• Toys must show the CE mark This is a claim by the manufacturer that the product will meet essential safety requirements during foreseeable and normal use.
• All toys must be marked with the manufacturer’s name, registered trade name or trade mark and a contact address. If the toy has come from outside Europe, the importer’s details must also be on the product.
• Toys must be accompanied by instructions for use, safety information and appropriate warnings for the type of toy. For example, ‘not suitable for children under months’
Oxfordshire County Council Trading Standards team carries out enforcement work to protect consumers, residents and the environment, and to help promote a thriving local economy.
The team recently found toys not marked with the necessary information. They fear such toys don’t comply with essential safety requirements.
Trading Standards have concerns about magnetic putty toys containing high levels of arsenic and lead, as well as having small magnets which are too strong and could potentially cause injury if swallowed.
Decorative water beads (which expand in size in water) have also been reported to Oxfordshire County Council Trading Standards for being wrongly advertised and marketed as toys. These beads could be mistaken as sweets by young children.
There have been reports, in the past, of such toys expanding up to over 400 times their original size when immersed in water, if swallowed there is potential for them to expand and cause intestinal obstruction, vomiting, severe discomfort and dehydration, and in extreme cases they might need to be surgically removed.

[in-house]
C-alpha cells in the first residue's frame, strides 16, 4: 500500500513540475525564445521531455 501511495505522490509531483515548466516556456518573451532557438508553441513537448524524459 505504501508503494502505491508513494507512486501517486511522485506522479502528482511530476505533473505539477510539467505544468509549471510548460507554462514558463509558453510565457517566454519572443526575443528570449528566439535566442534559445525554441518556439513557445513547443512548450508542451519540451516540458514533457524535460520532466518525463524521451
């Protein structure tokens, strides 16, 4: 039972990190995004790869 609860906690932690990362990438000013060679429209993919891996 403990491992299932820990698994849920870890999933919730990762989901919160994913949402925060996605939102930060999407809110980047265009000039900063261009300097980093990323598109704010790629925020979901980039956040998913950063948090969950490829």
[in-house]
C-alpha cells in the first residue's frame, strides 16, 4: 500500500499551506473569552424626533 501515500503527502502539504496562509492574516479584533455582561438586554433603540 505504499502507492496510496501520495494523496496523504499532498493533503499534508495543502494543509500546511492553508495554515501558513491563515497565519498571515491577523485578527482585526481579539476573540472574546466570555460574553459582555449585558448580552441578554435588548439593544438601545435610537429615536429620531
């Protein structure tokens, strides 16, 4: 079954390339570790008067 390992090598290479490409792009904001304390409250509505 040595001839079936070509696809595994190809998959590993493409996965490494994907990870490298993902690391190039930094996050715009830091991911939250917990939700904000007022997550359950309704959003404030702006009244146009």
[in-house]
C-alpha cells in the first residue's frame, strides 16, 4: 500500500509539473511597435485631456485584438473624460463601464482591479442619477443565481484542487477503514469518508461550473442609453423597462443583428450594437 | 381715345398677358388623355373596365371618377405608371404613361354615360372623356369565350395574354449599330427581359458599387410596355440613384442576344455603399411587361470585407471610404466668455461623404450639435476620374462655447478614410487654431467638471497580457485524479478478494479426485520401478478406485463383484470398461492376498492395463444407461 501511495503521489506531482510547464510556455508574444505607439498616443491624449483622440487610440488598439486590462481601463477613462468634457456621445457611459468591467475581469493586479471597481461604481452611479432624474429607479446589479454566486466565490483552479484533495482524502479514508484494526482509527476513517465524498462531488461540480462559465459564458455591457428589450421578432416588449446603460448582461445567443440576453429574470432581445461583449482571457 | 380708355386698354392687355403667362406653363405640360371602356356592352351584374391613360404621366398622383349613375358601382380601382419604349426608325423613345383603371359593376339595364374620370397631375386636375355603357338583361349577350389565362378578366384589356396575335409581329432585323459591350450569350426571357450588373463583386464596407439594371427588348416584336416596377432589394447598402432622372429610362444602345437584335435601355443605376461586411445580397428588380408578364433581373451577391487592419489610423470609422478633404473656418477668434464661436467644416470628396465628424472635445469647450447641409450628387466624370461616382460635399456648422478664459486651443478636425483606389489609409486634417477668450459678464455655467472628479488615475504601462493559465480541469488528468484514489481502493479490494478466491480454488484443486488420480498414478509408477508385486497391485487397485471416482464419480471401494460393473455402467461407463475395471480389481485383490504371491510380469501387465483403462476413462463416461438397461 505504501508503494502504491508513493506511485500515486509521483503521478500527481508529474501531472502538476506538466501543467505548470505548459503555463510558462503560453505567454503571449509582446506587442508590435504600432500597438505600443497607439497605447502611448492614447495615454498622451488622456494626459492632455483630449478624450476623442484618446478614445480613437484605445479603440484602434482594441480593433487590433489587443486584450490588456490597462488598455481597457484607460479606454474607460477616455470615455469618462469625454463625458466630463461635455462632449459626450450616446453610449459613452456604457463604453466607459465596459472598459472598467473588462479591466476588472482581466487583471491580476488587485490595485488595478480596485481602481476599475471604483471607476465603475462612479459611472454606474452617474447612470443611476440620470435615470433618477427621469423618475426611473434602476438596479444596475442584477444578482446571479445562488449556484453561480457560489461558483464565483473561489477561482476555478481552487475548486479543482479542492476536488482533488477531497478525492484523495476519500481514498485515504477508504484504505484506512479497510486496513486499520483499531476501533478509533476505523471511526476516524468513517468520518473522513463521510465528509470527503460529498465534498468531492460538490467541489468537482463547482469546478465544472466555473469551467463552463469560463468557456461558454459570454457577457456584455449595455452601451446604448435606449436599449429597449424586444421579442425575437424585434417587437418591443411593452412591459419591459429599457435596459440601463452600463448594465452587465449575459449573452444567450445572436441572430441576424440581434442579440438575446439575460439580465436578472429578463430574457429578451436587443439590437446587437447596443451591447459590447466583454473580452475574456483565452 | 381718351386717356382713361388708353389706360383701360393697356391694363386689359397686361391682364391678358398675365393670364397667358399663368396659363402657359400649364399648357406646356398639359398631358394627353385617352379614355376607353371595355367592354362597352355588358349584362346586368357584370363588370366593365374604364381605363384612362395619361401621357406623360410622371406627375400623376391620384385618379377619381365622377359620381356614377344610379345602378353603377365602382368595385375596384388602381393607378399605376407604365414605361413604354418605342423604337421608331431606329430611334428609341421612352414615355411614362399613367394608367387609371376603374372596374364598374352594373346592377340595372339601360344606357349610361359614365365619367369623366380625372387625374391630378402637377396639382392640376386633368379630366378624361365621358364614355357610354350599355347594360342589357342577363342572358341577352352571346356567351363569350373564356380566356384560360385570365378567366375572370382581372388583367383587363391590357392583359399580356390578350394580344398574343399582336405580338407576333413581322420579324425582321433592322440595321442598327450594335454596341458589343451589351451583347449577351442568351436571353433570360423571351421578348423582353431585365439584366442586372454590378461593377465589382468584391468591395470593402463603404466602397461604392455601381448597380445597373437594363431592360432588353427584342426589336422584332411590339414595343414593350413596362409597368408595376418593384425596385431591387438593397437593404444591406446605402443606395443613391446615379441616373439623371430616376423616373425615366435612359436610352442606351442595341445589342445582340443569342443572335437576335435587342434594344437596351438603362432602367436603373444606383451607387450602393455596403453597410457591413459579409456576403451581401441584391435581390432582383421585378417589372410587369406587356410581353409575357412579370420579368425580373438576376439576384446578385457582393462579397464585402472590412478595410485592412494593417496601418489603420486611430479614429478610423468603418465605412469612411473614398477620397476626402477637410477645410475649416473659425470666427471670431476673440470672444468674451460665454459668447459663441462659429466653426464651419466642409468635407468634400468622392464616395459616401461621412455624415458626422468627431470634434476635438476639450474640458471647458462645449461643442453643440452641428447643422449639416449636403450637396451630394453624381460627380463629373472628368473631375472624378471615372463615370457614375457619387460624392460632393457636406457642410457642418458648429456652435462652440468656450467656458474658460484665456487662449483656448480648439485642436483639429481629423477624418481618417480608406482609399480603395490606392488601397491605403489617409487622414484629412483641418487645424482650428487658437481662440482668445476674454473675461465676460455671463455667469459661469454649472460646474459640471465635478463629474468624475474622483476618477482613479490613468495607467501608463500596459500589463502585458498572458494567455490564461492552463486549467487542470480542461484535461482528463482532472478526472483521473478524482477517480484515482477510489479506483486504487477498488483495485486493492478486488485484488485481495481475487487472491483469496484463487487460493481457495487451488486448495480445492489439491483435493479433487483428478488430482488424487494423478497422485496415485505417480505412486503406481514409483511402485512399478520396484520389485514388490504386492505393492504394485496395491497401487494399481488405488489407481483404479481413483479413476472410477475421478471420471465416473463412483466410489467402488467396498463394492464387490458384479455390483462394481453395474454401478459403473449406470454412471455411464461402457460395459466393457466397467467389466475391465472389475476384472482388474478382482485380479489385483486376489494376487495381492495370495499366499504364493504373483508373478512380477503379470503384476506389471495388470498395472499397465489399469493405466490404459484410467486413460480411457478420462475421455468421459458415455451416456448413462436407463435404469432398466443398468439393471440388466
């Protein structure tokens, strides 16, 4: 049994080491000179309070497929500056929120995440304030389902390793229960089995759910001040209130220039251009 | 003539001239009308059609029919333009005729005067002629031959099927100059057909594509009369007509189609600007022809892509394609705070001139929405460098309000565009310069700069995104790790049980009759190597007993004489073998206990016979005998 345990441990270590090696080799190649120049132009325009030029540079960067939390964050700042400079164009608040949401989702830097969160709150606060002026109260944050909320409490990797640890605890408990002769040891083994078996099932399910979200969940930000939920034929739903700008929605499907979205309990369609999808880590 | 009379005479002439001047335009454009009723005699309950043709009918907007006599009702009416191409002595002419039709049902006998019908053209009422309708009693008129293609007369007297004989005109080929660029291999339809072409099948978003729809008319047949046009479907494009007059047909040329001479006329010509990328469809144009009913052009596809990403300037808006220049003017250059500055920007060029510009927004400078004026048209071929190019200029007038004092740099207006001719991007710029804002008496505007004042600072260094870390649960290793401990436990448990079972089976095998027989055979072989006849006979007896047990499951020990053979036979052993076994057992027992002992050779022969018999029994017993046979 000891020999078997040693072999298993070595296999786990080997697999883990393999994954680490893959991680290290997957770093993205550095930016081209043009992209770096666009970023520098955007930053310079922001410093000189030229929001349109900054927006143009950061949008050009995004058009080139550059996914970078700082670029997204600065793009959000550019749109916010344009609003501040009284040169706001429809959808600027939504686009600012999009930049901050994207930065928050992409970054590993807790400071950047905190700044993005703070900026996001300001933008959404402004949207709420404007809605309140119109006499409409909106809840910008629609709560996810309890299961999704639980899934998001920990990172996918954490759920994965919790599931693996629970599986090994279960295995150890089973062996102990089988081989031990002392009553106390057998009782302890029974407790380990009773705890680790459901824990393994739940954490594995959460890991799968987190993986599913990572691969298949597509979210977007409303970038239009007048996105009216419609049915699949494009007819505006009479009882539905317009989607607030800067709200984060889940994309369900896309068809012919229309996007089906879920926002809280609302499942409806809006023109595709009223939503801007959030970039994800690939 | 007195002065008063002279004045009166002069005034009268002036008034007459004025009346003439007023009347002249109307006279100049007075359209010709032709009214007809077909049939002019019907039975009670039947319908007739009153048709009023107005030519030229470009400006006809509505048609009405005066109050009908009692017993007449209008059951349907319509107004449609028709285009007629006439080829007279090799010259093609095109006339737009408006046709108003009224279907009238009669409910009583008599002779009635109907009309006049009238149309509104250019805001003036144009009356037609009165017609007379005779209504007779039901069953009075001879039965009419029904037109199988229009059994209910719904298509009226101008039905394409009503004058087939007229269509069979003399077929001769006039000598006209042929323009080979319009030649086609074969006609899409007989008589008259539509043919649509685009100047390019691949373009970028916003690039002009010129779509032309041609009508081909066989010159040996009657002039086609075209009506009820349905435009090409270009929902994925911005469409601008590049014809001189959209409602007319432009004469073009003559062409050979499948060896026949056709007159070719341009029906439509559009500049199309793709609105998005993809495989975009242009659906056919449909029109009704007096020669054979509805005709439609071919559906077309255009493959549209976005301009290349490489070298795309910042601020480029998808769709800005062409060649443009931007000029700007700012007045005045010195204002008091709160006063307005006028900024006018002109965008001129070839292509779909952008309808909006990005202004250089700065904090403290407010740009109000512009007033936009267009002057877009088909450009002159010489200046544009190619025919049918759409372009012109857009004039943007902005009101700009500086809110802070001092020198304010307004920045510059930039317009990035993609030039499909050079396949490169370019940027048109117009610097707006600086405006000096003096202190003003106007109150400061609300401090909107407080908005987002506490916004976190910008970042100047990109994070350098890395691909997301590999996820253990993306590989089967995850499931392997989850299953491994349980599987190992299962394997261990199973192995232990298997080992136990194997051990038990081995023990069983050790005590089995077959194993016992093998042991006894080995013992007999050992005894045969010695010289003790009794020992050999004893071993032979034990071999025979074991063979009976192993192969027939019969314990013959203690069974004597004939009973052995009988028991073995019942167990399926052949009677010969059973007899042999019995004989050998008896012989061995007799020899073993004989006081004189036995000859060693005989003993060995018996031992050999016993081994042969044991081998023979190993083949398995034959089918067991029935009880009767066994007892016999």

Councillor Judith Heathcoat, the County Council’s Cabinet Member for Community Safety, said: “Christmas should be a happy time for families, and a joy for children as they enthusiastically open their gifts. Please follow our safety advice, so you’re confident every gift is safe, with correct instructions and labelling.”
Anyone with concerns about the safety or labelling of toys can contact Oxfordshire County Council Trading Standards via Citizens Advice Consumer Service on 03454 04 05 06.
Preparing the Christmas meal comes with its pressures, but there are people on standby over the festive period with even greater responsibilities. They include Oxfordshire County Council Fire and Rescue Service personnel, ready to drop everything to keep residents safe.
Stevie Morse is looking forward to her turkey on Christmas Day, but she knows family festivities might be disrupted abruptly by a pager message.
That’s because she is one of the dedicated Oxfordshire County Council Fire and Rescue Service’s on-call firefighters, ready to respond to an emergency at a moment’s notice.
Stevie (29) is based at Burford Fire Station. This is her third year on duty on Christmas Day and she knows from experience that festive distractions can trigger an emergency.
She explains: “Two years ago I finished up attending someone else’s Christmas meal, not as a guest, but to put it out!
“The family had popped round to neighbours, leaving the potatoes to boil. The water in the pan evaporated and a small fire started. Luckily the smoke alarm was triggered, and we were called and able to extinguish the flames before they caused serious damage.
“Nevertheless, there was some smoke damage, and the family was in an understandable state of shock. Not the ideal Christmas Day for them.”
Stevie, who is just five-minutes’ drive away from Burford Fire Station, keeps fit ready for all eventualities through her regular job. She is a personal trainer and assistant manager at Eynsham Hall Health and Fitness Club.